Saturday, January 30, 2010

The Key to Understanding Paul's Epistles

Hermeneutics is supposed to be a static concept of there being one true way of understanding any document. It becomes dynamic, however, when interpreters advance their own bias or fail to derive the correct context by which the document was written. Liberal theology is an example of advancing one's bias while classical ecclesiastical theology has many examples of failure to derive the correct context.
This principle applies to the writings of the apostle Paul. Classical theologians misunderstand concepts of predestination, foreknowledge, sanctification, gifts of the Spirit, healing, etc mainly because of one particular erroneous assumption about Paul.

Whereas it is true that Paul does a great exposition on the concepts of salvation including justification and sanctification, election and other concepts, one must remember that when Paul wrote his epistles he NEVER in his right mind would nor could assume that his writings would eventually be cannonized and considered part of God's progressive revelation. In his mind, Scripture was none other than the Jewish Scriptures which is the Christian's Old Testament.

Paul was also aware of the contents and teachings of the Jesus even if the gospels were not fully written at that time. Paul had the unique capacity of being educated in a Hellenized world but still retaining the Jewish frame of mind since he was a Pharisee and a member of the Sanhedrin as well as being educated under the Rabbi Gamaliel. Hence, in Paul's mind, he was simply advancing perspectives on particular aspects of the Way that could be comprehended by a Hellenistic frame of mind and vocabulary.
In other words, Paul knew and was conscious that he was simply explaining the Jewish Scriptures and Jewish concepts of redemption and deliverance in the light of the birth, death, resurrection and ascension of the Lord Jesus Christ.

For example, when we discuss Pauline concepts of justification, we should realize that his explanations are another angle to man possessing the "righteousness that exceeds that of the Pharisees" that Christ taught on the Sermon on the Mount. We then can connect that the "righteousness of God" imputed to man in the book of Romans is simply another way of restating Christ's statement or another perspective on Christ's teaching.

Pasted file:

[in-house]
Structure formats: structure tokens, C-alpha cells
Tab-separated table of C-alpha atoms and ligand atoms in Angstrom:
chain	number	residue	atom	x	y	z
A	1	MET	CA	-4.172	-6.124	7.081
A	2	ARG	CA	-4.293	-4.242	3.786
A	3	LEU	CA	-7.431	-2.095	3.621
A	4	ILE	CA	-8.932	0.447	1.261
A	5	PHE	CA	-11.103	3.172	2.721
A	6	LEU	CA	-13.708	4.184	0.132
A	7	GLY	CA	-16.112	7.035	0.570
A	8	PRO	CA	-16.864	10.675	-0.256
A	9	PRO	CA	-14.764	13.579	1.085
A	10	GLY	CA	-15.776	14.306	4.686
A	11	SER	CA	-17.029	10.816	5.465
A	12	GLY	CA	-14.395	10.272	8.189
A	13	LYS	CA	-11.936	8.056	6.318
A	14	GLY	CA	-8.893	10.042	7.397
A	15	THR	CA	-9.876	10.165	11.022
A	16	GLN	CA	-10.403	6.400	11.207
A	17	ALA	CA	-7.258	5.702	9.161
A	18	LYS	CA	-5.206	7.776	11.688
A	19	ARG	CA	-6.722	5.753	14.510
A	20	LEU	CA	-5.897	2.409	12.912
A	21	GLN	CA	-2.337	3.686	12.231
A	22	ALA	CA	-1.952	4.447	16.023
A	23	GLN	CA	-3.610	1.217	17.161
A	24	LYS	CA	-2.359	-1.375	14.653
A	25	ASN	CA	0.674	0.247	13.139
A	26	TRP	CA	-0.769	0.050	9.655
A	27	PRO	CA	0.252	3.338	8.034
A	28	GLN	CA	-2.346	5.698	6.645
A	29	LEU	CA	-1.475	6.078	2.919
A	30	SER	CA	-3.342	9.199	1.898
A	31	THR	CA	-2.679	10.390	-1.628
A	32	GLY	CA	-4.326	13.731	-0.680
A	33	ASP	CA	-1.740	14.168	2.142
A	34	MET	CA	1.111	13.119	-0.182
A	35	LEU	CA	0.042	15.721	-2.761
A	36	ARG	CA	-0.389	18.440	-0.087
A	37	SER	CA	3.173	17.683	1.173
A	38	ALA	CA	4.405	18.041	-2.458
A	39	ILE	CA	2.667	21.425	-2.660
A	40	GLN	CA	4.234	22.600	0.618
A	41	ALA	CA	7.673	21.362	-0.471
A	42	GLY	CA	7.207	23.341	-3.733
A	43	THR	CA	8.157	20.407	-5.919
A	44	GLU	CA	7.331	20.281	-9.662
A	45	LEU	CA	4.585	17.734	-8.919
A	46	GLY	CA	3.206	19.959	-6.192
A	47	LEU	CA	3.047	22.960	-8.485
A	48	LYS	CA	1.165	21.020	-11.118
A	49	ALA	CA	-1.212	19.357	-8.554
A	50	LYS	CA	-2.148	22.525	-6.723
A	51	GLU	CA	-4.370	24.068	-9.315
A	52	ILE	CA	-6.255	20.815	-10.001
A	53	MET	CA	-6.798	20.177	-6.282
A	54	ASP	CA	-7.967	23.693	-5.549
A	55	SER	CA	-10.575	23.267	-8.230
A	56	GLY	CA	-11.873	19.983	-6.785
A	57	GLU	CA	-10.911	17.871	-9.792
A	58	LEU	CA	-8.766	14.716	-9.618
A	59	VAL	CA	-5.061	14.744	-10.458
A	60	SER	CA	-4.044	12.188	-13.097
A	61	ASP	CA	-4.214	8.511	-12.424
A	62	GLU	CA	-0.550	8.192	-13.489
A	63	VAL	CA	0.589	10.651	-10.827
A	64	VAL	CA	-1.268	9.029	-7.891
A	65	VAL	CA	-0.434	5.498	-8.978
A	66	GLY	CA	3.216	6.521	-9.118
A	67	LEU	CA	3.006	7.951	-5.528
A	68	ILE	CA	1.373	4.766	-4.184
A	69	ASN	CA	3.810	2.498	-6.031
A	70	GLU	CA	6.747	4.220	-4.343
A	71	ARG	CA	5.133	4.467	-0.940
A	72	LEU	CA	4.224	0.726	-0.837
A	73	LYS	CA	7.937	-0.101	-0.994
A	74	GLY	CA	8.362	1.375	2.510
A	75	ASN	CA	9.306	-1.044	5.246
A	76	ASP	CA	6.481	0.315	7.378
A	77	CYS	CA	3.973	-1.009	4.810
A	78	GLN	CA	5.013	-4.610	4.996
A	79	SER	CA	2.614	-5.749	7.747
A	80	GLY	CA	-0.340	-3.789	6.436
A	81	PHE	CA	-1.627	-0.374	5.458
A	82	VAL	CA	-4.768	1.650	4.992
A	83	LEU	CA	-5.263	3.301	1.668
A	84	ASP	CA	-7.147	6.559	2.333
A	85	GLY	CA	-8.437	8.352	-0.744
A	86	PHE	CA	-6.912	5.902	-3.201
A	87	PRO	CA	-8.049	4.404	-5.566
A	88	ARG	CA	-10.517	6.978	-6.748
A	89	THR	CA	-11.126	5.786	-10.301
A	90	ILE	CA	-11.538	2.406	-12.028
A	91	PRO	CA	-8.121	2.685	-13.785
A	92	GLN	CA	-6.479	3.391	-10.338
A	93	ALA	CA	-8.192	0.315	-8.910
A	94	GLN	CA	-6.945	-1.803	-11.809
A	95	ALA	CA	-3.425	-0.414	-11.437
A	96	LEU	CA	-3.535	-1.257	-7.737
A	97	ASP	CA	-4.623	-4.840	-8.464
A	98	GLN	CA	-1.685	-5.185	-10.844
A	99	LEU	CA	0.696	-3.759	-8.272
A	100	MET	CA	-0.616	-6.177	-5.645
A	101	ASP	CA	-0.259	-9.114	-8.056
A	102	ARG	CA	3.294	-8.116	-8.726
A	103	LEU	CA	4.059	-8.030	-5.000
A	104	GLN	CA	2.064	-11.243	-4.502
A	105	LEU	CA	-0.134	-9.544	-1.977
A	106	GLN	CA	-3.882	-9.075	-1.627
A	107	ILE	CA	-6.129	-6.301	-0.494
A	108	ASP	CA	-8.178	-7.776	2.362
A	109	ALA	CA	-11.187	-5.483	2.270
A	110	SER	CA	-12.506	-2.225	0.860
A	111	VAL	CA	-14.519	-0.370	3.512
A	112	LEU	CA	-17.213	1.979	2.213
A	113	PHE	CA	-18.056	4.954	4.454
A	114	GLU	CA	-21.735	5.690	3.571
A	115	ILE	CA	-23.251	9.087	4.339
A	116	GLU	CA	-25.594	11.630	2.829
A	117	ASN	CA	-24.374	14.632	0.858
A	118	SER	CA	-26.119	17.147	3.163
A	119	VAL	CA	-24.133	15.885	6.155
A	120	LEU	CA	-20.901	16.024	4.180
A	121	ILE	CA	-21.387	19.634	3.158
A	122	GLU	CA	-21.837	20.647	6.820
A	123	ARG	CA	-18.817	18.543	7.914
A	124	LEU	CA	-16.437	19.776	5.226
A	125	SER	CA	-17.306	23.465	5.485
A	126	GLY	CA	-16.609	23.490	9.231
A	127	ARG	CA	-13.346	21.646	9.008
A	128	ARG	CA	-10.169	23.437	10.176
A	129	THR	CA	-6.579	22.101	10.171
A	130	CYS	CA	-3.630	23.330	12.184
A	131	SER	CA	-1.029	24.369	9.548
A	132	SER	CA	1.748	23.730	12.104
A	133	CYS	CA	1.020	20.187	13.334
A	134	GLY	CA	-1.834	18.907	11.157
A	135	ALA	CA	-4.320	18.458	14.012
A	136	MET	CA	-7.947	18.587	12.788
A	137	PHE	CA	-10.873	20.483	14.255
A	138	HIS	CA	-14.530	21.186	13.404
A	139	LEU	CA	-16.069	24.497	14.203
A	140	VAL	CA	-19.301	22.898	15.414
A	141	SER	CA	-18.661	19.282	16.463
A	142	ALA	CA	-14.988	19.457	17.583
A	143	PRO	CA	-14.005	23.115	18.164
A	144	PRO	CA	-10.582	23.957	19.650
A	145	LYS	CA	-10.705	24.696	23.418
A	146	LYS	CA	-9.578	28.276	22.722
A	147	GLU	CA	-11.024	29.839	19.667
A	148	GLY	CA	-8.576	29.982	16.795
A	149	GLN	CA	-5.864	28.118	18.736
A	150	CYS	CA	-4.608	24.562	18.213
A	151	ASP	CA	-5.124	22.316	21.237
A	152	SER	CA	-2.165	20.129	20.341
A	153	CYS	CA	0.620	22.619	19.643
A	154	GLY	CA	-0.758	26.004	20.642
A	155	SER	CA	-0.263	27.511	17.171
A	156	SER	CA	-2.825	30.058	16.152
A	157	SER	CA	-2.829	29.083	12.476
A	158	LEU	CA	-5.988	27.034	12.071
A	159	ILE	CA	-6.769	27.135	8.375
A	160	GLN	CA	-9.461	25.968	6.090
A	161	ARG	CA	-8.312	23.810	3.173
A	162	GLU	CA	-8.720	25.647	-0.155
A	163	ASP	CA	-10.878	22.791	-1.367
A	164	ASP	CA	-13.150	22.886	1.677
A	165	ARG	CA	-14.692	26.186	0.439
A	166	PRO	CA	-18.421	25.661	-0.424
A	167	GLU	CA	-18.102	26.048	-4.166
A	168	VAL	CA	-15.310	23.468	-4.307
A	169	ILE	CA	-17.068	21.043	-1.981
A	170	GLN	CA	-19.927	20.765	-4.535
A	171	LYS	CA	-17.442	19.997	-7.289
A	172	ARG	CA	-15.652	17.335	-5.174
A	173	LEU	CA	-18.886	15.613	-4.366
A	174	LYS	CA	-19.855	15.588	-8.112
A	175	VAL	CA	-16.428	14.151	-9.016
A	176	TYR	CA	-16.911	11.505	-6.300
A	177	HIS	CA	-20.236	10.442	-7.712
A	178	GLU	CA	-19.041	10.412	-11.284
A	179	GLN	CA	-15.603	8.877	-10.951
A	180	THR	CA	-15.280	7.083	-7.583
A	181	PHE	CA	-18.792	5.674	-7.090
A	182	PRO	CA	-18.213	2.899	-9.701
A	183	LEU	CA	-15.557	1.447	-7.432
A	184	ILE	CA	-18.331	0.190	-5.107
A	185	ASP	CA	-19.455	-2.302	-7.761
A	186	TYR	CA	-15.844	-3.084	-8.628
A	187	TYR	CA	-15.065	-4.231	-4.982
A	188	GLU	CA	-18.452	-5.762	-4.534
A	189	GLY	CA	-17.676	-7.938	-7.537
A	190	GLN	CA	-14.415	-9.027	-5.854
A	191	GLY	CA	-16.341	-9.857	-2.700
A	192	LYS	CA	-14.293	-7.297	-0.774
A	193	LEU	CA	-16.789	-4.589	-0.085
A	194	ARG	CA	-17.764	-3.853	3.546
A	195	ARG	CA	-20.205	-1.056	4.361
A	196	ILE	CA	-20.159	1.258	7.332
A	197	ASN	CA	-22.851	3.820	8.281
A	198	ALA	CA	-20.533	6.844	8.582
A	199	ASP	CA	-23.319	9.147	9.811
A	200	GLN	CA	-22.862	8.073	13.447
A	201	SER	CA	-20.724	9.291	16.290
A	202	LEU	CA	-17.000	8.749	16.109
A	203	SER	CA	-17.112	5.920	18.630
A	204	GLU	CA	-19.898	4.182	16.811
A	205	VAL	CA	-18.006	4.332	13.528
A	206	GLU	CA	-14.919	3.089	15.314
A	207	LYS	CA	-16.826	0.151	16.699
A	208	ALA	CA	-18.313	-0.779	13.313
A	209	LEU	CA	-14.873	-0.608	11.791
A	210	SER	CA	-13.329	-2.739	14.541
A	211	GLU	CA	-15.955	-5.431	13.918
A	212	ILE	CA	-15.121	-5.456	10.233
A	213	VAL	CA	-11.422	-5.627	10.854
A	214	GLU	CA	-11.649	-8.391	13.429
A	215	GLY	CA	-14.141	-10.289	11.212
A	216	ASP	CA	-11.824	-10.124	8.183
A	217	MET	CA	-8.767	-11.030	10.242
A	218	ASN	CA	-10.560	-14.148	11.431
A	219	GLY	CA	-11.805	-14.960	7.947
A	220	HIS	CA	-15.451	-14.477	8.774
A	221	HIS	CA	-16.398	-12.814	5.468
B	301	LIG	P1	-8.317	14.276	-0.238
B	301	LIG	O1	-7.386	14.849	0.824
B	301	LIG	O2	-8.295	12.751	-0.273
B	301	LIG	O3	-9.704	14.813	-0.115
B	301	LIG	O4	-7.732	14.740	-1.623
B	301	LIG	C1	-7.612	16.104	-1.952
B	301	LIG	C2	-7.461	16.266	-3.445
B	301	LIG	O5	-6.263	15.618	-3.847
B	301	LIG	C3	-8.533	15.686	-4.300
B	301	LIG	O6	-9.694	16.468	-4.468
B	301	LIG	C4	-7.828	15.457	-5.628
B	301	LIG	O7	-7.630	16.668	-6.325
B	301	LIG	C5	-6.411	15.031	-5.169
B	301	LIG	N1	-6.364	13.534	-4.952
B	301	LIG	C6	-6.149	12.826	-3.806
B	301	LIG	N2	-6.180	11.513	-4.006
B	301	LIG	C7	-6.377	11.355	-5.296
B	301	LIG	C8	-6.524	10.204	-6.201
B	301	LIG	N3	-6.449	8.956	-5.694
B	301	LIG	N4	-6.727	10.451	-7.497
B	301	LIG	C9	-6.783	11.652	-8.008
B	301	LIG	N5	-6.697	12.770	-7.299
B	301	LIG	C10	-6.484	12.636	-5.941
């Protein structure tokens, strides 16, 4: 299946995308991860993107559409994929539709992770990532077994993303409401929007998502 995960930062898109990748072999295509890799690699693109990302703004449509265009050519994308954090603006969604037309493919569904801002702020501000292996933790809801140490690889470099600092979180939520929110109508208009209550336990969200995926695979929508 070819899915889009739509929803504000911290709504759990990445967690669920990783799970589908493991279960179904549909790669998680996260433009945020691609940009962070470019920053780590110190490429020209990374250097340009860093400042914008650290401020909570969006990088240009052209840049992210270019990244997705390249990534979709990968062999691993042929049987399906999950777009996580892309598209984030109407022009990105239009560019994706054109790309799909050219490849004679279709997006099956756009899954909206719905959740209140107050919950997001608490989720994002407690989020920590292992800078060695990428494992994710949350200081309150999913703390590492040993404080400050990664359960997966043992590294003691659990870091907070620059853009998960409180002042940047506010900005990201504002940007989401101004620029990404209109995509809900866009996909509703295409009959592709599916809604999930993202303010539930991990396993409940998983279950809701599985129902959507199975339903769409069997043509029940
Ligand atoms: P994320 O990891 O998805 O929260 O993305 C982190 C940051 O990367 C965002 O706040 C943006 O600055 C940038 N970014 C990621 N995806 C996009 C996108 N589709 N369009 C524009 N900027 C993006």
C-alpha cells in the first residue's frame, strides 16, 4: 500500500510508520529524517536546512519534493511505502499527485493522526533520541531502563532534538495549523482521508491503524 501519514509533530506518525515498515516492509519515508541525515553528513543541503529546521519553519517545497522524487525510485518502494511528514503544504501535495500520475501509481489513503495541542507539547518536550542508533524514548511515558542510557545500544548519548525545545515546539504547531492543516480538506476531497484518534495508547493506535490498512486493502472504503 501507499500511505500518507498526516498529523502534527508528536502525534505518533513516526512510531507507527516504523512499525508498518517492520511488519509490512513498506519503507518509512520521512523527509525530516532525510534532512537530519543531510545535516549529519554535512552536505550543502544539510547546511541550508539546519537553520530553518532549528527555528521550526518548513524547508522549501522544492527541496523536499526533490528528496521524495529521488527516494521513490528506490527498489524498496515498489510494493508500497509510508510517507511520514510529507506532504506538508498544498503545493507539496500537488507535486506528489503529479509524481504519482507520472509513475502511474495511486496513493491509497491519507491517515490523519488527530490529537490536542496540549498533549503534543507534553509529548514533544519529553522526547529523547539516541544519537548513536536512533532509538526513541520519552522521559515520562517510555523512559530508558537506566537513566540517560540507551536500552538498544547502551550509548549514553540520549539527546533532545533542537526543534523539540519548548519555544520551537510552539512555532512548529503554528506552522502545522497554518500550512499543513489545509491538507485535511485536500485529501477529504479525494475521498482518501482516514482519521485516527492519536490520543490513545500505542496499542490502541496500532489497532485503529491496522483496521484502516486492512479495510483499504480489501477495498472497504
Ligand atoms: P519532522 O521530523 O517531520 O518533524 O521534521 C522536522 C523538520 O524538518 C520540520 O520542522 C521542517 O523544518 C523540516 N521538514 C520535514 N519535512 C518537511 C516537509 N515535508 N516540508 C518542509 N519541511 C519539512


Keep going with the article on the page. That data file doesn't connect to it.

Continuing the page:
When Paul discusses Sanctification in the book of Romans, one must realize that he was simply explaining Christ's concept of SHOWING, displaying or demonstrating the "righteousness that exceeds that of the Pharisees". Recall that Christ did say on the sermon to "let your light shine before men..." or that "You are the salt of the earth..." or "you are the light of the world". These are all similar concepts restated through the perspective of different angles on the same concept. Paul actually echoes Christ's teaching that God is not concerned at what we do or say as much as He is concerned about what we are. That we are supposed to be transformed Kingdom citizens (born-again, remember?) and our new self in terms of behavior, values and character should NATURALLY manifest itself .

There are many other concepts which are Pauline perspectives on the same issues that Christ and the God of Israel have explicitly discussed previously. So to truly understand and interpret Pauline writings is to realize this context, that Paul was conscious that his writings were not inspired Scripture but another way of looking at old Jewish concepts in the light of further revelations and clarifications based on the life and teachings of Jesus Christ.

Of course, modern scholarship has determined that Paul's writings were in fact inspired but this was NOT in the consciousness of Paul during his writing periods. Compare this to the Jewish prophets who were very clear that their words were spoken in behalf of God.

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